There are peaks at around 9 AM, 12 PM and 6 PM (corresponding to morning commute, lunch, and evening commute), this is likely because those are the times when people are most likely to notice that their bike has gone missing, again emphasizing the fact that this is only reported data.

hourly plot

Bicycle-related crimes (mostly theft) spike during the warmer months and slow down during the winter, which makes sense due to lower ridership. The 1-month period with the most reported crimes was July 2017 with 591, or about 19 per day!

Thanks to harsh Canadian winters, your bikes are the most safe around January and February – when bike thieves take go on vacation using your hard earned money.

monthly plot


Speaking your hard earned money, the sum of all reported values of the stolen bicycles amounted to over $11,450,000 (excludes 1665 bicycles with “UNKNOWN” values).

This amounts to the average value of a stolen bike to be approximately $907.95, which seems high. This could either mean there are a lot of “low value” bicycle crimes that aren’t being reported or people may be over-reporting the value of their bikes.

Of the recovered 182 recovered bicycles (~1.27%), 118 had reported values which summed up to a measly $120,300. The mean cost of the recovered bicycles was $1019 and median cost was $700. yearly cost

Below is a truncated histogram showing the cost of stolen bicycles throughout Toronto:

(view truncated, view full)

Prevention and Recovery

Do you know what your bicycle’s serial number is? Or where to find it? Knowing the serial number to your bicycle is essential to recovering it if it gets stolen. Between 2014 and 2017 there were approximately 14,000 reported bicycle crimes and only around 1.27% of stolen bicycles were able to be recovered.

recovery stats

If you want to have a chance of getting your bike back after it’s stolen, please register your bike with the Toronto Police here. Your serial number can typically be found on the bottom of your bike, under the bottom bracket shell. Hopefully Toronto might get something like Project 529 where victims can post an alert to fellow cyclists to look out for stolen bikes.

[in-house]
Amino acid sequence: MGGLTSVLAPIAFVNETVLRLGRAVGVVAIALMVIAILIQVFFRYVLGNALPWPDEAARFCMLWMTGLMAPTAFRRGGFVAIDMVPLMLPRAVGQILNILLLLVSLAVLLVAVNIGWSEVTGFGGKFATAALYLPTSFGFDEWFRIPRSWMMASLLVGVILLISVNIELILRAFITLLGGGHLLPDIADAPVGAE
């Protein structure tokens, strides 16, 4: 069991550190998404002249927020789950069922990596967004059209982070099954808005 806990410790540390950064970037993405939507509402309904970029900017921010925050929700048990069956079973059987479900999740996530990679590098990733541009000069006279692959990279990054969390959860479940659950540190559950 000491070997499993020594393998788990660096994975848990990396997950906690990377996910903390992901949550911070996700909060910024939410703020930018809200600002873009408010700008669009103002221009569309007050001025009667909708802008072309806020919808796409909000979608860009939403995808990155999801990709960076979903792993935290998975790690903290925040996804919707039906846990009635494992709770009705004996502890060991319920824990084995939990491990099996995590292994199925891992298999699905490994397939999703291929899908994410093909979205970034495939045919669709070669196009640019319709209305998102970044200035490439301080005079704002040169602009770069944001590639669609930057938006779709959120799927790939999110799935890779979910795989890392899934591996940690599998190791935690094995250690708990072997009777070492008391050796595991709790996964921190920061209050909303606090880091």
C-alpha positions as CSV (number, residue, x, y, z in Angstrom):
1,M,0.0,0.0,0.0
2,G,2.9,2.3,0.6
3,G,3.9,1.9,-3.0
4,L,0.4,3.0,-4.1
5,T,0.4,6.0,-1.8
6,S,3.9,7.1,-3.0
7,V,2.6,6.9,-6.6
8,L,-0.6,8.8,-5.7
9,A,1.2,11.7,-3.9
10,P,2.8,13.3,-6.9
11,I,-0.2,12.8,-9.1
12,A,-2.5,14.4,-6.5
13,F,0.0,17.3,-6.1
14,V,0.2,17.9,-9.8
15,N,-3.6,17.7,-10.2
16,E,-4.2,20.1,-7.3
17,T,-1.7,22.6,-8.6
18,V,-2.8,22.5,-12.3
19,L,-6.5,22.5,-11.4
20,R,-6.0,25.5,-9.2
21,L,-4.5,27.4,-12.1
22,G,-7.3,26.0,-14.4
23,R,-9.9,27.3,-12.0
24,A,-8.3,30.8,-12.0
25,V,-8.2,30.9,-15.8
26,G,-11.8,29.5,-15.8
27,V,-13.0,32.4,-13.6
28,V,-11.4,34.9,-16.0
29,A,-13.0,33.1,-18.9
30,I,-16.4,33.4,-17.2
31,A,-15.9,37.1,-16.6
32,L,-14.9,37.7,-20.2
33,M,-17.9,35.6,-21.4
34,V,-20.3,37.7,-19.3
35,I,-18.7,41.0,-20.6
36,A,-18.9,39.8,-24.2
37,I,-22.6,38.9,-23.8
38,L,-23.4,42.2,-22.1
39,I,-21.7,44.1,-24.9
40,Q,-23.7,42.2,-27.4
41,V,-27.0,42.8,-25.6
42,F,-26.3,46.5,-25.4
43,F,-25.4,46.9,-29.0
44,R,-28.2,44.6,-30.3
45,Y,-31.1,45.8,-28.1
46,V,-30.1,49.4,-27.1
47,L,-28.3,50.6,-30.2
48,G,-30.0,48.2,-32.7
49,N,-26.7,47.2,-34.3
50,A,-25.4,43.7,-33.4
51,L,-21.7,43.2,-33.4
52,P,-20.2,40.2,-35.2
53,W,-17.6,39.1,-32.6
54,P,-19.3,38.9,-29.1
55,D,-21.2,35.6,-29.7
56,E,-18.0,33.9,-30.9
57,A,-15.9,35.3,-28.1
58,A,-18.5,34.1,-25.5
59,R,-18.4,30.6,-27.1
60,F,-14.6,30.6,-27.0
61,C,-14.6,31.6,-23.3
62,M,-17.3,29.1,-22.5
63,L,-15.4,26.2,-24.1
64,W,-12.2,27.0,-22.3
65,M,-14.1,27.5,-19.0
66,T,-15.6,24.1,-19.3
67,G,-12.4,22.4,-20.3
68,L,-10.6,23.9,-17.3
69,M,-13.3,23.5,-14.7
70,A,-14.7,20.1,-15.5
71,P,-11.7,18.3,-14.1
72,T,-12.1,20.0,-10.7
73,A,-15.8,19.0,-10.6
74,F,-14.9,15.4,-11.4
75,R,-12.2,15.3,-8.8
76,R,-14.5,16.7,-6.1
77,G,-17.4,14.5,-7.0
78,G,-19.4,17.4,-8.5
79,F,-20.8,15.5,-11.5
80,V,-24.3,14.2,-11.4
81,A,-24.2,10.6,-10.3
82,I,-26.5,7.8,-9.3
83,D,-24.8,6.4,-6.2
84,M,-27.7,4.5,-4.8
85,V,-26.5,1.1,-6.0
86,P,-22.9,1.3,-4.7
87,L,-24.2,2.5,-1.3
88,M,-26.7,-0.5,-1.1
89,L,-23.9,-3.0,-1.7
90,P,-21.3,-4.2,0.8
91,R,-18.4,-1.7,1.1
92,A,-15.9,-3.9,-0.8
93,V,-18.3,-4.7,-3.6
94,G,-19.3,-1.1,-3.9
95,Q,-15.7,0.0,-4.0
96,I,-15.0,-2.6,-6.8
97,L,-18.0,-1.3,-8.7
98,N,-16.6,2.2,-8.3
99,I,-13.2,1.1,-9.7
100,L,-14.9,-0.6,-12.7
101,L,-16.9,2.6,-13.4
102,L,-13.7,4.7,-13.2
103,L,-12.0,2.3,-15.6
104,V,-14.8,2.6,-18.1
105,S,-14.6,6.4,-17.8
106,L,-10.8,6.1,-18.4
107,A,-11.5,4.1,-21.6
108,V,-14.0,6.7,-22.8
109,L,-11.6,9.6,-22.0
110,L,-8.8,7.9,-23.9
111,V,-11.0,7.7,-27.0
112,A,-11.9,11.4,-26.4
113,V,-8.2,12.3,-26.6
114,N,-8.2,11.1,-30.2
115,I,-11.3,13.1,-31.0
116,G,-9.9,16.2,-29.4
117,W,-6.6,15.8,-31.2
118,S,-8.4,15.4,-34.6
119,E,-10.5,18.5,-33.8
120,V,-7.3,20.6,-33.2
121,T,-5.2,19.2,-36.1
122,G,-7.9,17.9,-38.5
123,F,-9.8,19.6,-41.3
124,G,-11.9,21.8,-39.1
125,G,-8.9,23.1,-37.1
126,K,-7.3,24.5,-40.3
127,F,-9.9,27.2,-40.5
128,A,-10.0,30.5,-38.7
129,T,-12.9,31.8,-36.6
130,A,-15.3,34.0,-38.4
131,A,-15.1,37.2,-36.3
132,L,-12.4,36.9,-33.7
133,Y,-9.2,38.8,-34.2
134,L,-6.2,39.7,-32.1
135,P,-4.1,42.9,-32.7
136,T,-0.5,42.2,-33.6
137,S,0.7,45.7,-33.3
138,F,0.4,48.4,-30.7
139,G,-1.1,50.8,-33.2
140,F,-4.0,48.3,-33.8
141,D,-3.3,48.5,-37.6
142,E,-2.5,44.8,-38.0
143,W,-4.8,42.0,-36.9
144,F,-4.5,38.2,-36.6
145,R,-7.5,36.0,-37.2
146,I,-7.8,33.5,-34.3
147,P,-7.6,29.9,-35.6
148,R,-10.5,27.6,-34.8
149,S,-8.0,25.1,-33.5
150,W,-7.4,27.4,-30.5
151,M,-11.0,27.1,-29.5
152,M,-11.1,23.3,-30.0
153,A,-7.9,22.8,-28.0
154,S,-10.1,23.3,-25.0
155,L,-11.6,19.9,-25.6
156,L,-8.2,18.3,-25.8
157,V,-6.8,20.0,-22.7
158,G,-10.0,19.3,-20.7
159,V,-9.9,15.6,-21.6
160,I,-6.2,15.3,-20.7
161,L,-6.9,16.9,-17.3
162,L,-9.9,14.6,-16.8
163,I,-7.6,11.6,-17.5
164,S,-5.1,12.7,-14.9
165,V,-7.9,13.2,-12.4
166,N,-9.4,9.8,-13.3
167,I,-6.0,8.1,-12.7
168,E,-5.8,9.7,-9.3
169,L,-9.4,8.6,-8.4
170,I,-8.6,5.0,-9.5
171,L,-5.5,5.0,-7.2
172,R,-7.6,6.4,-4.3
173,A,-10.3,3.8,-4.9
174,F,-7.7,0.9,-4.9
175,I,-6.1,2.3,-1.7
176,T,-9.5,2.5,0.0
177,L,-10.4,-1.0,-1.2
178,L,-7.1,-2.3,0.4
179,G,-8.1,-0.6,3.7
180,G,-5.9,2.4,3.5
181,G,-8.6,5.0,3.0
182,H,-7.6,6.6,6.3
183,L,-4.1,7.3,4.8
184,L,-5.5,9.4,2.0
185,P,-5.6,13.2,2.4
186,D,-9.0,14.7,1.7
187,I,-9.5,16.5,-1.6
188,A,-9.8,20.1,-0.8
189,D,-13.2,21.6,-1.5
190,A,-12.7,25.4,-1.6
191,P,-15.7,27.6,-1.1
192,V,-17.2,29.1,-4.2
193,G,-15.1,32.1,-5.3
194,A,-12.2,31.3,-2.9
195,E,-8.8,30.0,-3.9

To secure your bike better, consider getting a U-Lock, they are way sturdier than cable locks and are worth it keep your bike safe. Sheldon Brown has a great webpage on lock-strategy. GCN has a very good video as well.

Miscellaneous Stats

Bicycle Color

Can you guess what the most common color of stolen bicycles? It’s black, followed by blue (probably due to the sheer amount of blue Supercycles). A full list of colors of stolen bicycles here.

The most stolen type of bicycle are Mountain Bikes with at least 4,444 of the 14,280 reported being mountain bikes. Only 3 of the 14,280 stolen bikes were unicycles (although, not technically bicycles).

Bike Type Count
Mountain 4444
Regular 3254
Other 2367
Racer 1496
Electric 786
Touring 681
BMX 214
Scooter 185
Folding 108
Tricycle 27
Tandem 12
Recumbent 9
Unicycle 3

The dataset also includes data on the brand of bicycles stolen, but the data can be pretty cryptic (some brands are abbreviated to two letters). A full table can be found here.

Thank you for reading!